We emphasize that this is a collective predicament.

We are locked-into a trajectory that will drive escalating socio-economic stress, intensifying shocks, rising volatility, and declining adaptive capacity. This will increase significantly the already present vulnerability to systemic failure.

The nature of our shared dependencies and vulnerabilities binds our welfare to that of others. Thus, “In your safety, my security”.

A focus on blame is misplaced. Our predicament is wider and deeper than anything caused by a particular social group, system of government, or corporate actors.

Supporting our common foundational resilience is the most important and meaningful thing we could possibly do.

A proactive engagement that faces these challenges head-on is the best antidote to despair, rage or despondency—and one that can help transcend growing political and social polarization.


We bring a hazard-independent approach.

Because critical systems are interdependent the consequences of a systemic failure are largely independent of the trigger(s). Any shock or combination of them, will have the same societal outcome — a shut-down in the flow of goods and services. Those concerned with, for example, responding to a severe global pandemic; a global financial system collapse; a wide-area grid failure; or natural disasters have a common cause in cooperating.

Some global challenges, in particular financial system failure, are highly reflexive, so explicitly preparing for them could be destabilizing. With our hazard-independent approach it is possible to work on contingency plans without explicitly enumerating the challenges.


We focus on responding to the impacts of systemic failure.

Our focus on preparing for the impacts of systemic failure assumes that mitigation and siloed resilience efforts ultimately fail.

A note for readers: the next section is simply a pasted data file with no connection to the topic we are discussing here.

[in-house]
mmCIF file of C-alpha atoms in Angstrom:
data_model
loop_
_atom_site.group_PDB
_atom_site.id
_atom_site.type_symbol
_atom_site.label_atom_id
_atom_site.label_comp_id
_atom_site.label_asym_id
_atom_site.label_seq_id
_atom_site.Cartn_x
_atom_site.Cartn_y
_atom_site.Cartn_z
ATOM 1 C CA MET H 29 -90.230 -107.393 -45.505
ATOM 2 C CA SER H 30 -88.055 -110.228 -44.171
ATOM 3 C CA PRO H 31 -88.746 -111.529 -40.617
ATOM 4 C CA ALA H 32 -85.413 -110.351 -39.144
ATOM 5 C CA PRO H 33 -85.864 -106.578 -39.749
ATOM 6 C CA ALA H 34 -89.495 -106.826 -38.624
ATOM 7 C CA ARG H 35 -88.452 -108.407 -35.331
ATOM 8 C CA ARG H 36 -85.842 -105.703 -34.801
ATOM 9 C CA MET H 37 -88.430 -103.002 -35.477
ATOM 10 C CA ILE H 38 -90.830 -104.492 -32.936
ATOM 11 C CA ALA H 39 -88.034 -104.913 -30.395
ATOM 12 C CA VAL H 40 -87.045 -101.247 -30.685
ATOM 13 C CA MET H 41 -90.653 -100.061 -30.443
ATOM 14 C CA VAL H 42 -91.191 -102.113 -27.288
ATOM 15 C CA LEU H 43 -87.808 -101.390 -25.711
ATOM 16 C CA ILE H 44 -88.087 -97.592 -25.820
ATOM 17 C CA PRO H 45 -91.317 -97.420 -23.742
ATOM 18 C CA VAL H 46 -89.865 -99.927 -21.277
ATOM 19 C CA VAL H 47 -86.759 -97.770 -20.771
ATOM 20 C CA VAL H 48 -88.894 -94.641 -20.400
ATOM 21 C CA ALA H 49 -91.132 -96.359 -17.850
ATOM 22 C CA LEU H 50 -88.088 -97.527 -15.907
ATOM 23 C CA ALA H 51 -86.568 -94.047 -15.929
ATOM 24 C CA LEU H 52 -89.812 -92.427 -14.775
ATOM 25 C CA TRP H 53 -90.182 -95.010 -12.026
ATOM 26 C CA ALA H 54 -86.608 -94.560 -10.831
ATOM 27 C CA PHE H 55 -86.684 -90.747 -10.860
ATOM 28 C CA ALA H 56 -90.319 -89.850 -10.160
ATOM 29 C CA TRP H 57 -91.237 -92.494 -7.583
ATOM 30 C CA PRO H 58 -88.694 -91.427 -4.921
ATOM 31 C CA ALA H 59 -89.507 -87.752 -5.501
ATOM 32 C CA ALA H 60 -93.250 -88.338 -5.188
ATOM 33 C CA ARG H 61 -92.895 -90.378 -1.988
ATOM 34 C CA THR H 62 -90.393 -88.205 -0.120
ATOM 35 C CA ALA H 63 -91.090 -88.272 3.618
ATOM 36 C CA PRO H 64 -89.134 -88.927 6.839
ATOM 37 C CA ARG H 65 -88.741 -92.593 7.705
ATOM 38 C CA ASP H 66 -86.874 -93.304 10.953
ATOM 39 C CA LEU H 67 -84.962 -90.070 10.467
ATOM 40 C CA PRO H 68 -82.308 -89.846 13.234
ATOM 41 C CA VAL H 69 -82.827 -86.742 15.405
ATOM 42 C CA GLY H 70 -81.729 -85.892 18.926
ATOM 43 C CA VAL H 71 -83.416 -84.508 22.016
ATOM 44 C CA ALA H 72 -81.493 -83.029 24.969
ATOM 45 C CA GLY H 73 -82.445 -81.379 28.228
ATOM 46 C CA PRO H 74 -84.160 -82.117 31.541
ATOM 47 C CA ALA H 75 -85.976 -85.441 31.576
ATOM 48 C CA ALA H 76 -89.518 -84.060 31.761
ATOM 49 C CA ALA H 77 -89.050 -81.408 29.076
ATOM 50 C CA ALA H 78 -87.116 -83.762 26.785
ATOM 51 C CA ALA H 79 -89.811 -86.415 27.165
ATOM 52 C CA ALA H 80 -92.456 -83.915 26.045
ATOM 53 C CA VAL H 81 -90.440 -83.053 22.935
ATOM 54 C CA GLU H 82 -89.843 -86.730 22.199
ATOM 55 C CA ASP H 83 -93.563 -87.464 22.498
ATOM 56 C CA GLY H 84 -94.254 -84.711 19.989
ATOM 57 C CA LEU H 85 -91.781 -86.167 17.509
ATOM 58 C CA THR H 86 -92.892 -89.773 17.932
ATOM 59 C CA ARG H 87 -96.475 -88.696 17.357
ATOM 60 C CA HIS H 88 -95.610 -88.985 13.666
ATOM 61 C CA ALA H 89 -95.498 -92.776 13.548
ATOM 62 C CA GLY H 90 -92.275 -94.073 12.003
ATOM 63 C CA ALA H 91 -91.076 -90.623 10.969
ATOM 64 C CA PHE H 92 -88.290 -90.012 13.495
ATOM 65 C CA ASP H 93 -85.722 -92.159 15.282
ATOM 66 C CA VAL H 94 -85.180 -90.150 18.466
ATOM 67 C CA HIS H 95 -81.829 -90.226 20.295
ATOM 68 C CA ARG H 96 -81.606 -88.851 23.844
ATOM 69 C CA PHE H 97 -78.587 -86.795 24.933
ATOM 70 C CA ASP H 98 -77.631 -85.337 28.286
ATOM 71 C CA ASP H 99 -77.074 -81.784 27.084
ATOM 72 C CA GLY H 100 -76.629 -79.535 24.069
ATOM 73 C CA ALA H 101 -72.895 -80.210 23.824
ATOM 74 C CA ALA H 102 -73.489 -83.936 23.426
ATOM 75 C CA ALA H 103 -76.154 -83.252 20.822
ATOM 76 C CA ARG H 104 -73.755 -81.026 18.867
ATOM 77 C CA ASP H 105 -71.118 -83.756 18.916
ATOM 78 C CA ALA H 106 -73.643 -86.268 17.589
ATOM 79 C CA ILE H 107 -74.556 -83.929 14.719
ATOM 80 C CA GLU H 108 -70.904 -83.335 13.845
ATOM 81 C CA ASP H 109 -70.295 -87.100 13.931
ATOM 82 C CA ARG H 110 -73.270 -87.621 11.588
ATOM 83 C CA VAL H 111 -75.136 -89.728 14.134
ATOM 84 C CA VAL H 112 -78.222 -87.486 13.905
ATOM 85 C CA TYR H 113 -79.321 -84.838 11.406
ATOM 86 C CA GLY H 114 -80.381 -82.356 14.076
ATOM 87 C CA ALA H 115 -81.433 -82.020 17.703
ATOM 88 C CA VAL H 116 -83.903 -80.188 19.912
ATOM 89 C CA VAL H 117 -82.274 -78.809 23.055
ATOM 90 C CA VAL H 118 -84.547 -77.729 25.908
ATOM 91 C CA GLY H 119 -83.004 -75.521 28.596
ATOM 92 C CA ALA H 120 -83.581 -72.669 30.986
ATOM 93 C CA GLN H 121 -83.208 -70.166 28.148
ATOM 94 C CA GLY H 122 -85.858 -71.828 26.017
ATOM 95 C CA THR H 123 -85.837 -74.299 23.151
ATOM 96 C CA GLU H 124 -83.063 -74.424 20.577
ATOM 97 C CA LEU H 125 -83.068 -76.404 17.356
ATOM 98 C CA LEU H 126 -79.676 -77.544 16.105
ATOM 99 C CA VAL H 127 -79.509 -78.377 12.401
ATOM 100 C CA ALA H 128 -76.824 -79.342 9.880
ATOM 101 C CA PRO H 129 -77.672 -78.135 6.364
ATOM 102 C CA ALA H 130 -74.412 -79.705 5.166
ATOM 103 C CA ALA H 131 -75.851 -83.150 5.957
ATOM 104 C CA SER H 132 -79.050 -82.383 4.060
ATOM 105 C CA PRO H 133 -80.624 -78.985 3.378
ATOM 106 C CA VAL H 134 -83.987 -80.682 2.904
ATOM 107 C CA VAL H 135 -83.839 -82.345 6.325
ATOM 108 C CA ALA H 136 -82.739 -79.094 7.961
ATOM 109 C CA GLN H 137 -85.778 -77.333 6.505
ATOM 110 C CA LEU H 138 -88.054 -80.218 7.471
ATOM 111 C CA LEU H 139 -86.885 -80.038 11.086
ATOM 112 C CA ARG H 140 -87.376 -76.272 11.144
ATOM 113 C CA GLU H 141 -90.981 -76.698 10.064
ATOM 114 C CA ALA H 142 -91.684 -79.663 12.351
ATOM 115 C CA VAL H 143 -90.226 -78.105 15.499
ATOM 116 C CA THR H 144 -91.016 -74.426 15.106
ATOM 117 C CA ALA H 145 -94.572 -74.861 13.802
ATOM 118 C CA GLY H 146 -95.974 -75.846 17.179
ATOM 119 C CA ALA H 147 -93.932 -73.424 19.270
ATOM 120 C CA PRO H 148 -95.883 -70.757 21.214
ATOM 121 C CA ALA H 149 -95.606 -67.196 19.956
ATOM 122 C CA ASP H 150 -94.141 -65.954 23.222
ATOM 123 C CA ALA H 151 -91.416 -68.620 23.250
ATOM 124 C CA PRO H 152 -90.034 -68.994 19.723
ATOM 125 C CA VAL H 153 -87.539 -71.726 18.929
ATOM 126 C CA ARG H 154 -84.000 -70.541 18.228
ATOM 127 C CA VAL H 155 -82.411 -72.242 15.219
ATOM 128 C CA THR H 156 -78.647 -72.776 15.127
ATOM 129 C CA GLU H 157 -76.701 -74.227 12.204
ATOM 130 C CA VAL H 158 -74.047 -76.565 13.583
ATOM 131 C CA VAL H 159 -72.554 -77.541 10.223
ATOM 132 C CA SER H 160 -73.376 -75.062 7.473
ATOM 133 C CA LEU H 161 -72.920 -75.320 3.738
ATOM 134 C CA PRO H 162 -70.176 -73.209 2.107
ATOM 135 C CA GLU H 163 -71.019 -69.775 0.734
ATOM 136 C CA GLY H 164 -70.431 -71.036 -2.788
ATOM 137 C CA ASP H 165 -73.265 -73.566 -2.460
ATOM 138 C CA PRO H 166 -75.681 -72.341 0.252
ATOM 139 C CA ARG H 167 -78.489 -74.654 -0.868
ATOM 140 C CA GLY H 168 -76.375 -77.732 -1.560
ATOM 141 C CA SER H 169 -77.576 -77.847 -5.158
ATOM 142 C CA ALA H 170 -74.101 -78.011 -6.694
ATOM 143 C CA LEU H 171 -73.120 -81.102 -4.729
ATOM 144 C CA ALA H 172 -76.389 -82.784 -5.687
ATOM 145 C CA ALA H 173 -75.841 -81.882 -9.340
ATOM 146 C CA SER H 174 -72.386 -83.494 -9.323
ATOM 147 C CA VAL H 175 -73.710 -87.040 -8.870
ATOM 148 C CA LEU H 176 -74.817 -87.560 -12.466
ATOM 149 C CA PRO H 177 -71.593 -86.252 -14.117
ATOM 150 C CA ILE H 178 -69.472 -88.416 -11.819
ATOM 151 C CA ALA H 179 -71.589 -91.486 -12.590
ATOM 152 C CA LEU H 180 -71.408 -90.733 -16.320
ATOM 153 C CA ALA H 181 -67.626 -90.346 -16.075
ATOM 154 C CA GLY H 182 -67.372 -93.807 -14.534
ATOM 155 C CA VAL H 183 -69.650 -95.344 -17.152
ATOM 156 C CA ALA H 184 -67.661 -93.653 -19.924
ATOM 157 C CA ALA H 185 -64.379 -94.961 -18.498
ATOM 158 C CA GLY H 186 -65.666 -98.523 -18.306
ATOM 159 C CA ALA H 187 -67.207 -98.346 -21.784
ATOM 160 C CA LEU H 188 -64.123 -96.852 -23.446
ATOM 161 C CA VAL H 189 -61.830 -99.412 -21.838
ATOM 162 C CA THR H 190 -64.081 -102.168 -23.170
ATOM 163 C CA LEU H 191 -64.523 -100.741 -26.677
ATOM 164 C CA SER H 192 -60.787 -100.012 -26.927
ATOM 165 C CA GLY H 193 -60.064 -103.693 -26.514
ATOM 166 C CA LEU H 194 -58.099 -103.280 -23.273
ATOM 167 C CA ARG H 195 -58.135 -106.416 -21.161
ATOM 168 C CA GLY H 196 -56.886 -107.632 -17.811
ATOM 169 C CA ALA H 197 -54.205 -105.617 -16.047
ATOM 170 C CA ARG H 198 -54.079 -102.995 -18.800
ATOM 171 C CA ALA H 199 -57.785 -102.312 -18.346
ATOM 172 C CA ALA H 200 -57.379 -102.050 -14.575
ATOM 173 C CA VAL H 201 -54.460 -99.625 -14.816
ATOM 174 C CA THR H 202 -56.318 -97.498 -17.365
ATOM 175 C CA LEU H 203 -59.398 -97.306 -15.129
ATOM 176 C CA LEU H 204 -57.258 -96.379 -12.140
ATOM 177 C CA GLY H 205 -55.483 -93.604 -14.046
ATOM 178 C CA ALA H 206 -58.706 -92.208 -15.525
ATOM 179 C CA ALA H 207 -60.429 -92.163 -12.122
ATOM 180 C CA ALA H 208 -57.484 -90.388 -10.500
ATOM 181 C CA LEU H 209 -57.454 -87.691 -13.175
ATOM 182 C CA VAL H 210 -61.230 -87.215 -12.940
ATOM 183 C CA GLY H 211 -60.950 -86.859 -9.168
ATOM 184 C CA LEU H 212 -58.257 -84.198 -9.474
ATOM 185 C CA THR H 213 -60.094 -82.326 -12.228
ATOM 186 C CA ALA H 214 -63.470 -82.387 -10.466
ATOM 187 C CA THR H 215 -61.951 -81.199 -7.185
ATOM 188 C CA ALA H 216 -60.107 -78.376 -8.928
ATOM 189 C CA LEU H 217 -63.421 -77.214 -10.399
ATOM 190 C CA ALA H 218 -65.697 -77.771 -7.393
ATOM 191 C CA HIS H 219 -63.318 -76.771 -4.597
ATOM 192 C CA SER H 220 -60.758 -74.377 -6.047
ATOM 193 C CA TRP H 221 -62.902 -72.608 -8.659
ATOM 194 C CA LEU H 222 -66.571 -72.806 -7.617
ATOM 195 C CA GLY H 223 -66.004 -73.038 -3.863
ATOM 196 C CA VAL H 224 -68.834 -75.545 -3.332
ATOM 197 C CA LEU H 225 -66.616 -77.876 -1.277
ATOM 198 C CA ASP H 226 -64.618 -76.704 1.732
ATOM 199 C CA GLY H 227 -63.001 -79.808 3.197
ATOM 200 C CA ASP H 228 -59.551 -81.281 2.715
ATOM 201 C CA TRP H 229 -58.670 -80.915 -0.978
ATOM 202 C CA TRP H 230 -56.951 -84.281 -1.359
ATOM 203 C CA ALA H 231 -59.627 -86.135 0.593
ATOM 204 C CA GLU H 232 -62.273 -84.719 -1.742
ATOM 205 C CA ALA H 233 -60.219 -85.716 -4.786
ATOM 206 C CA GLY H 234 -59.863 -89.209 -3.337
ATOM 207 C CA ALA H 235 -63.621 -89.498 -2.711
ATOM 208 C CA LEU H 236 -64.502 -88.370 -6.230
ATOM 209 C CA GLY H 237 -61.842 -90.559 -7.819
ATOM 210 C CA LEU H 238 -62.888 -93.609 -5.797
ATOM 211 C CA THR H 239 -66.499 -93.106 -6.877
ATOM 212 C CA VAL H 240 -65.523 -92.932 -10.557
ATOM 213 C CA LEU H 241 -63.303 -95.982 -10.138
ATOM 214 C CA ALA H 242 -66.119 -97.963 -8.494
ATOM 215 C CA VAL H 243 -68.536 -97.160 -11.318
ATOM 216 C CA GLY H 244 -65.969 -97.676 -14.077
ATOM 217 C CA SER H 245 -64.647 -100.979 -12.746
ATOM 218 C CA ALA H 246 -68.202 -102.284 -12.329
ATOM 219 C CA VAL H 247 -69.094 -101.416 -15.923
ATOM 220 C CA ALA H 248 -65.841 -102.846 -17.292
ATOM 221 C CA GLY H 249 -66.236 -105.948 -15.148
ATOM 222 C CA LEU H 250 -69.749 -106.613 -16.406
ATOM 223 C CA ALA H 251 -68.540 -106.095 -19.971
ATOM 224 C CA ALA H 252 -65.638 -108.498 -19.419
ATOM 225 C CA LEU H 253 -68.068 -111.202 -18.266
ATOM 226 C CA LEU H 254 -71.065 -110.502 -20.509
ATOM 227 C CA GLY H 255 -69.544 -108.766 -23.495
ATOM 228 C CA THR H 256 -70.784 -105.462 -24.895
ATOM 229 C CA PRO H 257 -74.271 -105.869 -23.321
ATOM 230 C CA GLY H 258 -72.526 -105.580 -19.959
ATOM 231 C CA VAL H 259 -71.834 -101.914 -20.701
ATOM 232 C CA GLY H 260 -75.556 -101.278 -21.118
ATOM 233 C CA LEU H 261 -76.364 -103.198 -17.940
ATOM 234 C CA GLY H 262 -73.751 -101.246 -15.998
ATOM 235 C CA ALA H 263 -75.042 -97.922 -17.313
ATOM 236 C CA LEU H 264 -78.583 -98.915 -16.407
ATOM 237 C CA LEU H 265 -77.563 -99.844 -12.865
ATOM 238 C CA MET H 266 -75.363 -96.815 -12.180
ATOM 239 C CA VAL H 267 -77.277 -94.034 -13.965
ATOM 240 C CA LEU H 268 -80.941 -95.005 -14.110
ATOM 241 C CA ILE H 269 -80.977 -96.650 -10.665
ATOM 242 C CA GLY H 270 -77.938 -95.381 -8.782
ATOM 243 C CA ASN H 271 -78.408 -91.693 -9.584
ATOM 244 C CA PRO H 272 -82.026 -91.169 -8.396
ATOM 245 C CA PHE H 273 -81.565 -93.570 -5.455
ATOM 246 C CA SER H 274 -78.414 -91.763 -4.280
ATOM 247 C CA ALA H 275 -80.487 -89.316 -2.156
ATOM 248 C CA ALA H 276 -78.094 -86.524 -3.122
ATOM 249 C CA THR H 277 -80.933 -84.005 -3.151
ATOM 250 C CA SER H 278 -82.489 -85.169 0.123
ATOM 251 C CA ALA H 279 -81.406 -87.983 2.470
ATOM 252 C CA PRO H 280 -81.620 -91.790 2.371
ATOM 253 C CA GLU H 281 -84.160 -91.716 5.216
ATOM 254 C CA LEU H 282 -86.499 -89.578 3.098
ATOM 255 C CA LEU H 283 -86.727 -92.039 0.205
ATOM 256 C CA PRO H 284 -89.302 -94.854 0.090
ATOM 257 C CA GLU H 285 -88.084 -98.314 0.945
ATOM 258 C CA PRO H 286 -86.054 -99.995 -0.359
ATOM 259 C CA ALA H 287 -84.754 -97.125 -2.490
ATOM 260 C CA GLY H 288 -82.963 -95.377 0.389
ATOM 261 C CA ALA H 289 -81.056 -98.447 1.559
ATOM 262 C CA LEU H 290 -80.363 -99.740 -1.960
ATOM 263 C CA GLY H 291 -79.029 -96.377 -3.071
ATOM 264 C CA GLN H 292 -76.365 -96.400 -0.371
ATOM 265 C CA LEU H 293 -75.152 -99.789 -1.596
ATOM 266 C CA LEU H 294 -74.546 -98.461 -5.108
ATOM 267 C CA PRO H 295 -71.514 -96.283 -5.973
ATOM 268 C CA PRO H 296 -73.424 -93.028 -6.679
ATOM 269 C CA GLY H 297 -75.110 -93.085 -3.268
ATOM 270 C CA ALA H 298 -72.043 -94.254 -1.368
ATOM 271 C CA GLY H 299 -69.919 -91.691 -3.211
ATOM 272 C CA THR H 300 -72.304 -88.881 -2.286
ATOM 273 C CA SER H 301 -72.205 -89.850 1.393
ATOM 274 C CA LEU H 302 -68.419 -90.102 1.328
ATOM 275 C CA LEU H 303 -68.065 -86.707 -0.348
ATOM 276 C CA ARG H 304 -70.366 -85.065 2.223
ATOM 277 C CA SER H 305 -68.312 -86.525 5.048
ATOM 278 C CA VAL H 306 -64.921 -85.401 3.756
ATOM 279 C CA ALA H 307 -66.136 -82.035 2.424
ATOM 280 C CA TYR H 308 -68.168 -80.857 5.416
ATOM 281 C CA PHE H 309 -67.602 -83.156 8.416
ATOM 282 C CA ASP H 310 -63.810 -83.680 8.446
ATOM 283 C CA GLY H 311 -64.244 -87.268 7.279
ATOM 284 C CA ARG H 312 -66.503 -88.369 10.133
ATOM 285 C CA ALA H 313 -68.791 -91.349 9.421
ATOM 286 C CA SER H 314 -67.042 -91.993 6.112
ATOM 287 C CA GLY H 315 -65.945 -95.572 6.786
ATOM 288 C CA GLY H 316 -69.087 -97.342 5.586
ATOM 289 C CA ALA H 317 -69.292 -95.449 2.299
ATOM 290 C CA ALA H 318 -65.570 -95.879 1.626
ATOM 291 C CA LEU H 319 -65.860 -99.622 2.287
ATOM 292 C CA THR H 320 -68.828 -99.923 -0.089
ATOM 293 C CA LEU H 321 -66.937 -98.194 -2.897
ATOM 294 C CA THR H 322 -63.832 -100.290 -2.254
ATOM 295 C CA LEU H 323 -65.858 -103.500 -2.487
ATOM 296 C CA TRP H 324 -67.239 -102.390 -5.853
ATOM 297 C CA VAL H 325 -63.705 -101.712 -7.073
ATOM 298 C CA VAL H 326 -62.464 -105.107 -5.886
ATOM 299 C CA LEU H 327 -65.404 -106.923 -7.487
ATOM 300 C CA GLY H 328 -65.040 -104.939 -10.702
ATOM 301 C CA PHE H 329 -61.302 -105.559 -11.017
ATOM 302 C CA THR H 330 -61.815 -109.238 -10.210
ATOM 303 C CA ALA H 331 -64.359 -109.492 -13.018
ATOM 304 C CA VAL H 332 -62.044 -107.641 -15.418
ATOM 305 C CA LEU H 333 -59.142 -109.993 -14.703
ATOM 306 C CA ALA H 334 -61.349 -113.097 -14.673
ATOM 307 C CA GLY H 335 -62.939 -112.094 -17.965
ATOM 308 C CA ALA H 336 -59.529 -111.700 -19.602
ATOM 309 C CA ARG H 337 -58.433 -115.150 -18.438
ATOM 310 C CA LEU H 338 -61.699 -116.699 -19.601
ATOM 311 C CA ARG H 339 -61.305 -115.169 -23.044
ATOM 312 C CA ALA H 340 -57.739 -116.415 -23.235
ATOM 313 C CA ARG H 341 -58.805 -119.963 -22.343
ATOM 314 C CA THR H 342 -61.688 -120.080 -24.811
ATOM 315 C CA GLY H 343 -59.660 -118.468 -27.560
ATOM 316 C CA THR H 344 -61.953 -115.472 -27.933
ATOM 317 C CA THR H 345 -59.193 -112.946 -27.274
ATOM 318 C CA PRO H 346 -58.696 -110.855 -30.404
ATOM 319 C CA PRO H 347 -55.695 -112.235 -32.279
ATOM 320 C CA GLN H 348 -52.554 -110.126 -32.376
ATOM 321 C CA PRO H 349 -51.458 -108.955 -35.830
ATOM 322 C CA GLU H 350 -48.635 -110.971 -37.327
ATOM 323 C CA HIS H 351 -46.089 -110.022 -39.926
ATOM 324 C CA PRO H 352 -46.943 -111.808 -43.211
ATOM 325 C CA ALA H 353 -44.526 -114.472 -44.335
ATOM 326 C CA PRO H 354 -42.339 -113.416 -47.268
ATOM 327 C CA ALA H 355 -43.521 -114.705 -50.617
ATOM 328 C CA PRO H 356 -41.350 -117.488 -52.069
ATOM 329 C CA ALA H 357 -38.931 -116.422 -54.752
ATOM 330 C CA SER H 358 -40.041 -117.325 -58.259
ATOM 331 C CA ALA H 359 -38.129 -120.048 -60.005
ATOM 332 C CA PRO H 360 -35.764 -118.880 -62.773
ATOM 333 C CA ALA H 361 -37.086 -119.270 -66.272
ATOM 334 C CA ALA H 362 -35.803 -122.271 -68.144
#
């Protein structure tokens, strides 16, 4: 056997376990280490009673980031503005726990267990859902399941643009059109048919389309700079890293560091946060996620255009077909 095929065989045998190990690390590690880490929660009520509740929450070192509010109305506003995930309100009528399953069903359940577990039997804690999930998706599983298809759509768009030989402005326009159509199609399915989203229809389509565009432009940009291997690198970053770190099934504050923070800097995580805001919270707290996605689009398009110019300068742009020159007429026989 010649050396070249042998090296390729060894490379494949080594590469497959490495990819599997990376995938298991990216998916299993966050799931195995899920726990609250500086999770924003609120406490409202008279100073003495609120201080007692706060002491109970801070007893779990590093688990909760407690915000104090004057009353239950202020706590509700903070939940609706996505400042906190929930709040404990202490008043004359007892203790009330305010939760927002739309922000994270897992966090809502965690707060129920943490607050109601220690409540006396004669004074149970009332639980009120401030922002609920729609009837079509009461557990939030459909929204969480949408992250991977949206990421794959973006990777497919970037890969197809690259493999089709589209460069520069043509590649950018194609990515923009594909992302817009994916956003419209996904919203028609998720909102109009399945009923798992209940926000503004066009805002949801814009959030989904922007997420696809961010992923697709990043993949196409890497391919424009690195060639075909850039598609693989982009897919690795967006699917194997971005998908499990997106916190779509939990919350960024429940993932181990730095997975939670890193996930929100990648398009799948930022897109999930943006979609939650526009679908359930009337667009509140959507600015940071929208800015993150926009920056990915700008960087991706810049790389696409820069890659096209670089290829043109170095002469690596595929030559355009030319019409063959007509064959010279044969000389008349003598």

This is firstly linked to our Integrated Systemic Risk Perspective where growing stresses and shocks through increasingly vulnerable systems makes mitigation and building resilience more difficult in existing systems, while increasing the likelihood of systemic failure.

Secondly, there is very little work being done on preparedness for the impacts large- scale systemic failure, while the risk is rising. We focus on this critical gap.

There is no implied criticism of those undertaking such mitigation and in-system resilience efforts. 


We say there is a risk, not what will happen.

We are confident that even those who hope for, expect and work toward a gentler future realize that, in an uncertain world, having contingency plans is a wise and necessary insurance policy.


We Take a Whole-Society Preparedness approach.

There is a culture-wide intuition that should a catastrophe occur, ‘the government’ or ‘the military’ will be able to manage the crisis and support the needs of populations. In the event of large-scale failure, this will not be possible. So, the capacities of citizens need to be enhanced with “Whole-Society Preparedness” vision of foundational societal resilience.


Increasingly stressed conditions are likely to promote further polarization and destructive forces. But by being an early provider and promoter of measured discussions, we aim to influence and frame narratives to promote positive, pro-social and proactive responses.


Our role is to instigate and support — not replace.

By understanding the implications of the current and evolving circumstances,  systemic collapse and post-collapse, we can provide a bird’s-eye perspective to encourage governments, institutions and civil society to engage on their own. Ultimately, only nations, regions and societies can assess their own particular needs, response capacities and implement realistic, practical strategies.

The GGI can become a critical clearinghouse of best practice and a partner when conditions get difficult or the challenge seems overwhelming.

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